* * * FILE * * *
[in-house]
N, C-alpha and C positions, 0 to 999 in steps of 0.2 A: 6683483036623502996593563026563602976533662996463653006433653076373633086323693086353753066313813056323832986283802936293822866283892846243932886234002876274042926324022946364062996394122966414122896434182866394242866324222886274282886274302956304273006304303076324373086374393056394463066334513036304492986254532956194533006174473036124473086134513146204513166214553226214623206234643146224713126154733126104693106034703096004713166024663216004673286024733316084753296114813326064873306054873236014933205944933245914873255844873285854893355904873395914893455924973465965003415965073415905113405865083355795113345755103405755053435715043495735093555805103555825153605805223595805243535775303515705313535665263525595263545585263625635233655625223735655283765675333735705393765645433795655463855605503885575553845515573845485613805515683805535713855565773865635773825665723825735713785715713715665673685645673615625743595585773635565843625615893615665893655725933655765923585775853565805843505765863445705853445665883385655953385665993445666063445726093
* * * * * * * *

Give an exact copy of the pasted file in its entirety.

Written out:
[in-house]
N, C-alpha and C positions, 0 to 999 in steps of 0.2 A: 6683483036623502996593563026563602976533662996463653006433653076373633086323693086353753066313813056323832986283802936293822866283892846243932886234002876274042926324022946364062996394122966414122896434182866394242866324222886274282886274302956304273006304303076324373086374393056394463066334513036304492986254532956194533006174473036124473086134513146204513166214553226214623206234643146224713126154733126104693106034703096004713166024663216004673286024733316084753296114813326064873306054873236014933205944933245914873255844873285854893355904873395914893455924973465965003415965073415905113405865083355795113345755103405755053435715043495735093555805103555825153605805223595805243535775303515705313535665263525595263545585263625635233655625223735655283765675333735705393765645433795655463855605503885575553845515573845485613805515683805535713855565773865635773825665723825735713785715713715665673685645673615625743595585773635565843625615893615665893655725933655765923585775853565805843505765863445705853445665883385655953385665993445666063445726093